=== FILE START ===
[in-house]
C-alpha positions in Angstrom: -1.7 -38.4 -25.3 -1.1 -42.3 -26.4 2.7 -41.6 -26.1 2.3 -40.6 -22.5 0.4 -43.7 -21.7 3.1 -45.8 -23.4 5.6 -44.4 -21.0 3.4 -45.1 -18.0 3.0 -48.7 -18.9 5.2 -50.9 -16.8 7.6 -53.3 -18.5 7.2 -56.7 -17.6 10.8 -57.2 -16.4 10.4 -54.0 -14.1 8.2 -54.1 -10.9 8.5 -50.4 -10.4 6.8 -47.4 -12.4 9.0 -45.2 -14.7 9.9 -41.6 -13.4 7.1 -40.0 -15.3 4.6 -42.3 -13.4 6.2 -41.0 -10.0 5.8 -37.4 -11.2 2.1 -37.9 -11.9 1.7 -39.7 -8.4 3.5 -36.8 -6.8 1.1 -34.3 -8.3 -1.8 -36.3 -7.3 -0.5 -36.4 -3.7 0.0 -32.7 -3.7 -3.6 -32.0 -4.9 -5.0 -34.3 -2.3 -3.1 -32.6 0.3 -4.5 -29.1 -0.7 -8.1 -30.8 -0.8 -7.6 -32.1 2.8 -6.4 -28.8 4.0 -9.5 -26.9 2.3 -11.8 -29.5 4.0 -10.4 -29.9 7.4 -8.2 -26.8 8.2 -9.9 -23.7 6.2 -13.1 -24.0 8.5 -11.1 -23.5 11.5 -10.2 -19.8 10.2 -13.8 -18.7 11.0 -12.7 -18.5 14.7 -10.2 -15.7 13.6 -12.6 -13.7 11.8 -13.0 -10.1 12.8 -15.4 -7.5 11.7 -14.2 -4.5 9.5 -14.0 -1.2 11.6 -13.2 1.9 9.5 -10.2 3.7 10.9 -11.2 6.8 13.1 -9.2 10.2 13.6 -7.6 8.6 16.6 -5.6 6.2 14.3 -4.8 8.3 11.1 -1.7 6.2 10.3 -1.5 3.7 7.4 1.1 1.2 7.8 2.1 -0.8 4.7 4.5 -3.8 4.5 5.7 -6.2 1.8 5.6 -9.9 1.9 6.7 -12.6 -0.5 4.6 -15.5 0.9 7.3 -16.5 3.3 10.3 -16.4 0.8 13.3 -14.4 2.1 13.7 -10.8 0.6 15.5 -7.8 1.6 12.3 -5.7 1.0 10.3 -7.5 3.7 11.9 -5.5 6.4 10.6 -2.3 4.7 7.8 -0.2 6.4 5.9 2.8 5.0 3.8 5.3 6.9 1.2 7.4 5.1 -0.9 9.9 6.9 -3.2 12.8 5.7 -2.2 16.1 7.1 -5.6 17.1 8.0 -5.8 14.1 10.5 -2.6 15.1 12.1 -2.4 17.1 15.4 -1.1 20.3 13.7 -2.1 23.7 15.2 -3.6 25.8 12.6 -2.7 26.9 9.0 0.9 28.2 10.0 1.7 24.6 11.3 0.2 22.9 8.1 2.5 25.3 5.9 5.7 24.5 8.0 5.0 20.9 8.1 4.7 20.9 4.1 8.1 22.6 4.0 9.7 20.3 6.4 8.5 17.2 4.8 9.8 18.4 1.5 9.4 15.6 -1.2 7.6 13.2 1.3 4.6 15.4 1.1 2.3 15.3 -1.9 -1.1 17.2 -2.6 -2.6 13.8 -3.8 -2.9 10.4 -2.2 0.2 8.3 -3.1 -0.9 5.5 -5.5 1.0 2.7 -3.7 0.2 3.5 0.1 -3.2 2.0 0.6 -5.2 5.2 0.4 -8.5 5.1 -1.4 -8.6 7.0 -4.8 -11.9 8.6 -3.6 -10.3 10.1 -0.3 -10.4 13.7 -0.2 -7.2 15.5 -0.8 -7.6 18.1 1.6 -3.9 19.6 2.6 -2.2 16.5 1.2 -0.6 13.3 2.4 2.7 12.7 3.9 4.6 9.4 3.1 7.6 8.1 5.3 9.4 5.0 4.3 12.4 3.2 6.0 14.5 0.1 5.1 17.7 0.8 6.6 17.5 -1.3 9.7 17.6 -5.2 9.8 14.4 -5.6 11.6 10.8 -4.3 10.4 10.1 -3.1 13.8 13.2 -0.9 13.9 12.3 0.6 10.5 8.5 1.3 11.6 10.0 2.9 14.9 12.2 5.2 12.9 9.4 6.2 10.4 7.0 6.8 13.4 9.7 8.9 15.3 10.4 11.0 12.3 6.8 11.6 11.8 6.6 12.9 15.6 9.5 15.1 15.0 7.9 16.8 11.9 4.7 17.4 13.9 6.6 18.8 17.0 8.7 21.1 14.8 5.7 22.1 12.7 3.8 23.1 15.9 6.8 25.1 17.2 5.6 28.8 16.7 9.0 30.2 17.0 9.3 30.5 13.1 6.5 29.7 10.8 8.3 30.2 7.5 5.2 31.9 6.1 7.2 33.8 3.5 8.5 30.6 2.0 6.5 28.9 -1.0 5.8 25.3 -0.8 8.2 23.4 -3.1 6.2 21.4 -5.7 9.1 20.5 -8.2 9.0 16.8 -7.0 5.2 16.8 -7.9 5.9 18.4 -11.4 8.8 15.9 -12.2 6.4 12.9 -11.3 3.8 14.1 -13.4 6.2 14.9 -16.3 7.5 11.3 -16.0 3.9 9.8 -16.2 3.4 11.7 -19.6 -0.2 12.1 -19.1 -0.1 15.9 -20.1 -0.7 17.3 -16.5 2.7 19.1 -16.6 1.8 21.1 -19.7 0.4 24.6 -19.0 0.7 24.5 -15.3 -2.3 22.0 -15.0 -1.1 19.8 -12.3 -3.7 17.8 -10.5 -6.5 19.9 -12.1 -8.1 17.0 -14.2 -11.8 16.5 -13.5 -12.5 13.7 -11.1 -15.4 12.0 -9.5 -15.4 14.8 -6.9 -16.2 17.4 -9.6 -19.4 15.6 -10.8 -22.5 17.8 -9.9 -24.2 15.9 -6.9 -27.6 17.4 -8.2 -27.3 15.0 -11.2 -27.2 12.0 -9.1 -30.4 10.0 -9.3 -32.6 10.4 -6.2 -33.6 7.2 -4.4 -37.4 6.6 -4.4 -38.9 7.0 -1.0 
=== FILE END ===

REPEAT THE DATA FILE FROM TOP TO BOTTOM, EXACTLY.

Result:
[in-house]
C-alpha positions in Angstrom: -1.7 -38.4 -25.3 -1.1 -42.3 -26.4 2.7 -41.6 -26.1 2.3 -40.6 -22.5 0.4 -43.7 -21.7 3.1 -45.8 -23.4 5.6 -44.4 -21.0 3.4 -45.1 -18.0 3.0 -48.7 -18.9 5.2 -50.9 -16.8 7.6 -53.3 -18.5 7.2 -56.7 -17.6 10.8 -57.2 -16.4 10.4 -54.0 -14.1 8.2 -54.1 -10.9 8.5 -50.4 -10.4 6.8 -47.4 -12.4 9.0 -45.2 -14.7 9.9 -41.6 -13.4 7.1 -40.0 -15.3 4.6 -42.3 -13.4 6.2 -41.0 -10.0 5.8 -37.4 -11.2 2.1 -37.9 -11.9 1.7 -39.7 -8.4 3.5 -36.8 -6.8 1.1 -34.3 -8.3 -1.8 -36.3 -7.3 -0.5 -36.4 -3.7 0.0 -32.7 -3.7 -3.6 -32.0 -4.9 -5.0 -34.3 -2.3 -3.1 -32.6 0.3 -4.5 -29.1 -0.7 -8.1 -30.8 -0.8 -7.6 -32.1 2.8 -6.4 -28.8 4.0 -9.5 -26.9 2.3 -11.8 -29.5 4.0 -10.4 -29.9 7.4 -8.2 -26.8 8.2 -9.9 -23.7 6.2 -13.1 -24.0 8.5 -11.1 -23.5 11.5 -10.2 -19.8 10.2 -13.8 -18.7 11.0 -12.7 -18.5 14.7 -10.2 -15.7 13.6 -12.6 -13.7 11.8 -13.0 -10.1 12.8 -15.4 -7.5 11.7 -14.2 -4.5 9.5 -14.0 -1.2 11.6 -13.2 1.9 9.5 -10.2 3.7 10.9 -11.2 6.8 13.1 -9.2 10.2 13.6 -7.6 8.6 16.6 -5.6 6.2 14.3 -4.8 8.3 11.1 -1.7 6.2 10.3 -1.5 3.7 7.4 1.1 1.2 7.8 2.1 -0.8 4.7 4.5 -3.8 4.5 5.7 -6.2 1.8 5.6 -9.9 1.9 6.7 -12.6 -0.5 4.6 -15.5 0.9 7.3 -16.5 3.3 10.3 -16.4 0.8 13.3 -14.4 2.1 13.7 -10.8 0.6 15.5 -7.8 1.6 12.3 -5.7 1.0 10.3 -7.5 3.7 11.9 -5.5 6.4 10.6 -2.3 4.7 7.8 -0.2 6.4 5.9 2.8 5.0 3.8 5.3 6.9 1.2 7.4 5.1 -0.9 9.9 6.9 -3.2 12.8 5.7 -2.2 16.1 7.1 -5.6 17.1 8.0 -5.8 14.1 10.5 -2.6 15.1 12.1 -2.4 17.1 15.4 -1.1 20.3 13.7 -2.1 23.7 15.2 -3.6 25.8 12.6 -2.7 26.9 9.0 0.9 28.2 10.0 1.7 24.6 11.3 0.2 22.9 8.1 2.5 25.3 5.9 5.7 24.5 8.0 5.0 20.9 8.1 4.7 20.9 4.1 8.1 22.6 4.0 9.7 20.3 6.4 8.5 17.2 4.8 9.8 18.4 1.5 9.4 15.6 -1.2 7.6 13.2 1.3 4.6 15.4 1.1 2.3 15.3 -1.9 -1.1 17.2 -2.6 -2.6 13.8 -3.8 -2.9 10.4 -2.2 0.2 8.3 -3.1 -0.9 5.5 -5.5 1.0 2.7 -3.7 0.2 3.5 0.1 -3.2 2.0 0.6 -5.2 5.2 0.4 -8.5 5.1 -1.4 -8.6 7.0 -4.8 -11.9 8.6 -3.6 -10.3 10.1 -0.3 -10.4 13.7 -0.2 -7.2 15.5 -0.8 -7.6 18.1 1.6 -3.9 19.6 2.6 -2.2 16.5 1.2 -0.6 13.3 2.4 2.7 12.7 3.9 4.6 9.4 3.1 7.6 8.1 5.3 9.4 5.0 4.3 12.4 3.2 6.0 14.5 0.1 5.1 17.7 0.8 6.6 17.5 -1.3 9.7 17.6 -5.2 9.8 14.4 -5.6 11.6 10.8 -4.3 10.4 10.1 -3.1 13.8 13.2 -0.9 13.9 12.3 0.6 10.5 8.5 1.3 11.6 10.0 2.9 14.9 12.2 5.2 12.9 9.4 6.2 10.4 7.0 6.8 13.4 9.7 8.9 15.3 10.4 11.0 12.3 6.8 11.6 11.8 6.6 12.9 15.6 9.5 15.1 15.0 7.9 16.8 11.9 4.7 17.4 13.9 6.6 18.8 17.0 8.7 21.1 14.8 5.7 22.1 12.7 3.8 23.1 15.9 6.8 25.1 17.2 5.6 28.8 16.7 9.0 30.2 17.0 9.3 30.5 13.1 6.5 29.7 10.8 8.3 30.2 7.5 5.2 31.9 6.1 7.2 33.8 3.5 8.5 30.6 2.0 6.5 28.9 -1.0 5.8 25.3 -0.8 8.2 23.4 -3.1 6.2 21.4 -5.7 9.1 20.5 -8.2 9.0 16.8 -7.0 5.2 16.8 -7.9 5.9 18.4 -11.4 8.8 15.9 -12.2 6.4 12.9 -11.3 3.8 14.1 -13.4 6.2 14.9 -16.3 7.5 11.3 -16.0 3.9 9.8 -16.2 3.4 11.7 -19.6 -0.2 12.1 -19.1 -0.1 15.9 -20.1 -0.7 17.3 -16.5 2.7 19.1 -16.6 1.8 21.1 -19.7 0.4 24.6 -19.0 0.7 24.5 -15.3 -2.3 22.0 -15.0 -1.1 19.8 -12.3 -3.7 17.8 -10.5 -6.5 19.9 -12.1 -8.1 17.0 -14.2 -11.8 16.5 -13.5 -12.5 13.7 -11.1 -15.4 12.0 -9.5 -15.4 14.8 -6.9 -16.2 17.4 -9.6 -19.4 15.6 -10.8 -22.5 17.8 -9.9 -24.2 15.9 -6.9 -27.6 17.4 -8.2 -27.3 15.0 -11.2 -27.2 12.0 -9.1 -30.4 10.0 -9.3 -32.6 10.4 -6.2 -33.6 7.2 -4.4 -37.4 6.6 -4.4 -38.9 7.0 -1.0 